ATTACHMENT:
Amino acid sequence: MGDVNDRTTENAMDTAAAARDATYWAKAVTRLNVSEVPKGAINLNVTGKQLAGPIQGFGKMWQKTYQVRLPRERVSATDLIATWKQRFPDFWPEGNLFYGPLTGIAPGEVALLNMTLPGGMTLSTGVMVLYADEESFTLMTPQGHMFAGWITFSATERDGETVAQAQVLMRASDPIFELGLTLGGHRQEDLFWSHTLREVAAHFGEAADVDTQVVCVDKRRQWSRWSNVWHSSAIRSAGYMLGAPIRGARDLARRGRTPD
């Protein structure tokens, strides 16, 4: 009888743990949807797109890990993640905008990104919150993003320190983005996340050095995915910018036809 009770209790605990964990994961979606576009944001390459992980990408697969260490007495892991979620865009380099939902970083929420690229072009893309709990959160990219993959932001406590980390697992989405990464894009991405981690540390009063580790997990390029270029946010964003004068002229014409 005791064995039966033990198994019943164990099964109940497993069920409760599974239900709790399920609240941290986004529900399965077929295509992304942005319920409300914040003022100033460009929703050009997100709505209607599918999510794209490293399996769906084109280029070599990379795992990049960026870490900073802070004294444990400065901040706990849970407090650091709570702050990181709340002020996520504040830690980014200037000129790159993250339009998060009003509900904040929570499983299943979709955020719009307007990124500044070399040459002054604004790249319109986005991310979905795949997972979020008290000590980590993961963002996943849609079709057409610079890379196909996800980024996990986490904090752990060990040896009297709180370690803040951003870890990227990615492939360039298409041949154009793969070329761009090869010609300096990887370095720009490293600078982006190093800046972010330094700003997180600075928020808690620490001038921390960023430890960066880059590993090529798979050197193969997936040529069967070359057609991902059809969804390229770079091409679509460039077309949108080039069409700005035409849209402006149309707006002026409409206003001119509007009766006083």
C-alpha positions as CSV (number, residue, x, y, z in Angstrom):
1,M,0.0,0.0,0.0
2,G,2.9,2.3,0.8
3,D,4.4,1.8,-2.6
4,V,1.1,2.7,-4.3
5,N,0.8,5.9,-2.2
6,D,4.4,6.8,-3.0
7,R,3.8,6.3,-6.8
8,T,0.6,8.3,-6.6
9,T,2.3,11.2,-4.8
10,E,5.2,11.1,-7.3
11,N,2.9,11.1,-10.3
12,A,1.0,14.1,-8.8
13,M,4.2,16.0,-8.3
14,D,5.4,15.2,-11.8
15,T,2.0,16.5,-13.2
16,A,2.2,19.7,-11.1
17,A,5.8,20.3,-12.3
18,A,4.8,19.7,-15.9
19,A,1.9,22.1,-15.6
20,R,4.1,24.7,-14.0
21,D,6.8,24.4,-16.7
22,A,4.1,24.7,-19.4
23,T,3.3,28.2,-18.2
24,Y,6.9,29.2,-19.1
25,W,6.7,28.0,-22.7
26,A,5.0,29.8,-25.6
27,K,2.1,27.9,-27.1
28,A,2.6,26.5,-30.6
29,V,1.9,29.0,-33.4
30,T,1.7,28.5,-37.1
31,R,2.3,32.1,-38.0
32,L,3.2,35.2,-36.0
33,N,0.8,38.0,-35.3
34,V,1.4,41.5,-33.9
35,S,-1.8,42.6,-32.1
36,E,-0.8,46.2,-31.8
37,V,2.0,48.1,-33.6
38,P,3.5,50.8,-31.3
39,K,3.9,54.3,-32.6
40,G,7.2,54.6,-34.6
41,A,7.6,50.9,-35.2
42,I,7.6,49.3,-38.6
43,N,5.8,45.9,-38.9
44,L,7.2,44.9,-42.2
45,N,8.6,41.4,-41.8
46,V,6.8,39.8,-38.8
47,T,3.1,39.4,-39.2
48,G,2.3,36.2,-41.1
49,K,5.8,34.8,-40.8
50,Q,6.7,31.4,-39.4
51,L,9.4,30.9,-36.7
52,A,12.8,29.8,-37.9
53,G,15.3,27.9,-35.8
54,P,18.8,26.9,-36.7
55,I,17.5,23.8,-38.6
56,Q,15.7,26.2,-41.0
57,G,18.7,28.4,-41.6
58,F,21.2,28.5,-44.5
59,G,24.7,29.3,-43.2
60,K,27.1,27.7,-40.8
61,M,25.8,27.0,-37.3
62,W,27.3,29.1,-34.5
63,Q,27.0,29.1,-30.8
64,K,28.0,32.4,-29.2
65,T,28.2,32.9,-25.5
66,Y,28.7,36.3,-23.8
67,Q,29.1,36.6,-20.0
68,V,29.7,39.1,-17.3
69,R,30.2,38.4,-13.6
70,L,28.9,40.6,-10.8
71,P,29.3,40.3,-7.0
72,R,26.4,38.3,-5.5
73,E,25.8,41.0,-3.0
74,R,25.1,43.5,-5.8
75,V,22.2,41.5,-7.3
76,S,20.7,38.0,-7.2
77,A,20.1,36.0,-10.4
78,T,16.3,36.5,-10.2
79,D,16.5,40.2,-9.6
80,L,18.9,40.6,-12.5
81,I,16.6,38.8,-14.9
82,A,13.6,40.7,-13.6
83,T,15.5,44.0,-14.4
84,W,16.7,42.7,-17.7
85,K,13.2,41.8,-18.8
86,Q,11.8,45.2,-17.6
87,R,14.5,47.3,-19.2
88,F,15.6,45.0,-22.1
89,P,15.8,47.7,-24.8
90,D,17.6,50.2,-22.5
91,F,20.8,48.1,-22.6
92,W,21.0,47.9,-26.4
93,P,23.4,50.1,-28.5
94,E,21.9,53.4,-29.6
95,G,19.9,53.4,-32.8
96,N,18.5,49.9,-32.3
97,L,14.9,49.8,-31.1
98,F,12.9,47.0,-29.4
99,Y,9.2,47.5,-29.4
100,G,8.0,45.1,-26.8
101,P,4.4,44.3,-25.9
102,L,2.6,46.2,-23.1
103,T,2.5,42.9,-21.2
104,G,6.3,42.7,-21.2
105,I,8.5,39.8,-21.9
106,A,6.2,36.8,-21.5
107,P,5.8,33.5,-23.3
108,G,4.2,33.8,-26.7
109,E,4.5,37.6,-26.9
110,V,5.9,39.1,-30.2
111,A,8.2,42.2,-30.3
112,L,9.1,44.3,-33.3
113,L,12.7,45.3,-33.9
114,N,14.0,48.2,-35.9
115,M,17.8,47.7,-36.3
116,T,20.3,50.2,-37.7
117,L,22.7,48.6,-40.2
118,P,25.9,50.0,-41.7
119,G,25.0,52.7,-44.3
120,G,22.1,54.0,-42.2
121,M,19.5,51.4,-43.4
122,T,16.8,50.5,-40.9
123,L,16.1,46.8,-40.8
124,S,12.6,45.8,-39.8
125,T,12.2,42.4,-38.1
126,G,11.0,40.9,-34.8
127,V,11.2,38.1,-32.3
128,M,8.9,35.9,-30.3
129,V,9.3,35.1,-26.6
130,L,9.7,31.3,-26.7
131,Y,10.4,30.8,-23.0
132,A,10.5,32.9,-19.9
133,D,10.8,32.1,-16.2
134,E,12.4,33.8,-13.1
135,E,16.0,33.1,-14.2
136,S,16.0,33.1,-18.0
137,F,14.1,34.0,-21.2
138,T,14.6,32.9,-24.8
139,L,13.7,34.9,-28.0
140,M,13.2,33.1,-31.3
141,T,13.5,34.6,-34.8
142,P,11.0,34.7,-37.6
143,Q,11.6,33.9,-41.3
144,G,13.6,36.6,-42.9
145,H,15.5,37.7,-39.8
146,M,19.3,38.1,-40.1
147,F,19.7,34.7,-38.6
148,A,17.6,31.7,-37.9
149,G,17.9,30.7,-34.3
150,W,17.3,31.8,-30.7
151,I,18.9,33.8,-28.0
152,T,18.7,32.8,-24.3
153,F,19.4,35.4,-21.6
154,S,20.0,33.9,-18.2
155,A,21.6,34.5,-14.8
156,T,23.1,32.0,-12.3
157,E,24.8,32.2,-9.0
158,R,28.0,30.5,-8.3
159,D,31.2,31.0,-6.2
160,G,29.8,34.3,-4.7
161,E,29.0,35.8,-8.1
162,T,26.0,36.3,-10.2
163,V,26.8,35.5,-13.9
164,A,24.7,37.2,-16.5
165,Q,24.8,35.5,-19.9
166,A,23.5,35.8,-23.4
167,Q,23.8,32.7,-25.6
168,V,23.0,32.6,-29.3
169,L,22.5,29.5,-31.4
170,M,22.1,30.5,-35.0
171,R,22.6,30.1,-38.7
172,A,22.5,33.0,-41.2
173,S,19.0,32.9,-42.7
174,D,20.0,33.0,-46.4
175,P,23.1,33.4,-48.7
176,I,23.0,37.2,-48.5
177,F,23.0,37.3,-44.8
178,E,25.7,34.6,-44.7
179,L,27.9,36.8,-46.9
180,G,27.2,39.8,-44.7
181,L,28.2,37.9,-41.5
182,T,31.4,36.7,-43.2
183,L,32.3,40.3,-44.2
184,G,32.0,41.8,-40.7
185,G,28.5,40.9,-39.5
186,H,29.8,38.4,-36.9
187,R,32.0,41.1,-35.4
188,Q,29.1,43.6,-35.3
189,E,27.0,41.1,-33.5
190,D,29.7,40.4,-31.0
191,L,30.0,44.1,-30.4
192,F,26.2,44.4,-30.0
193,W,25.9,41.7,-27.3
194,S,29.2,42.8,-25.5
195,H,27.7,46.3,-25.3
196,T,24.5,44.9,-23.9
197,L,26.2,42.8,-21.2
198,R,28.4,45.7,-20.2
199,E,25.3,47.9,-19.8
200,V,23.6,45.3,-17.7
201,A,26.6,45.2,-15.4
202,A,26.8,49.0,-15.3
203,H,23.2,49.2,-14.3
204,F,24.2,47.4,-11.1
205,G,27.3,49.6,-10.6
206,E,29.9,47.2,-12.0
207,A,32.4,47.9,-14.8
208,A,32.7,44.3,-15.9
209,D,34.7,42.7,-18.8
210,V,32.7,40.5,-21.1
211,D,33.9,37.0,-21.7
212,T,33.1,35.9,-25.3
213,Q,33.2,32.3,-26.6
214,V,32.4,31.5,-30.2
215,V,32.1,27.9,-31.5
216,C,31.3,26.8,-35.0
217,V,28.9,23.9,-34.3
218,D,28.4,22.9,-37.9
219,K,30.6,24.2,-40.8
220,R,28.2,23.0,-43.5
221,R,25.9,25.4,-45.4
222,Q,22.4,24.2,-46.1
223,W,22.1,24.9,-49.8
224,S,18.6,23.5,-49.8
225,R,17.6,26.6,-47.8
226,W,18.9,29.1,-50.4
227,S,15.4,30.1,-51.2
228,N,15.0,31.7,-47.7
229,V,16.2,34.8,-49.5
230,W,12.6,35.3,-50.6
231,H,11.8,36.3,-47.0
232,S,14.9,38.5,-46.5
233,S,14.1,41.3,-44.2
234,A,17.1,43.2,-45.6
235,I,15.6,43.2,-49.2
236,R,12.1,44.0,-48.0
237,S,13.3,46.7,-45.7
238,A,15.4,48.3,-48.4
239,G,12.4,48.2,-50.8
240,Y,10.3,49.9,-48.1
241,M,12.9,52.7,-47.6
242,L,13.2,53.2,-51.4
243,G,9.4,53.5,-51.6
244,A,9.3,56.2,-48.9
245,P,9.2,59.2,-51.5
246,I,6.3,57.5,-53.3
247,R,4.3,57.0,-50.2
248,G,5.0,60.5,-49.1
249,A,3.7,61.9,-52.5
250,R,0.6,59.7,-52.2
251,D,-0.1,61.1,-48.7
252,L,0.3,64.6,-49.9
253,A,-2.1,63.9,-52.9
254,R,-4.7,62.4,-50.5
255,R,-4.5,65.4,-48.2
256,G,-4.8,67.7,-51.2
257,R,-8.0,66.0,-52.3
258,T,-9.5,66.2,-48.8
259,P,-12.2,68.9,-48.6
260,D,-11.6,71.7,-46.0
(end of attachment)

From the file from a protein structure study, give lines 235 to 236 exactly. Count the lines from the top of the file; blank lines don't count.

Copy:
232,S,14.9,38.5,-46.5
233,S,14.1,41.3,-44.2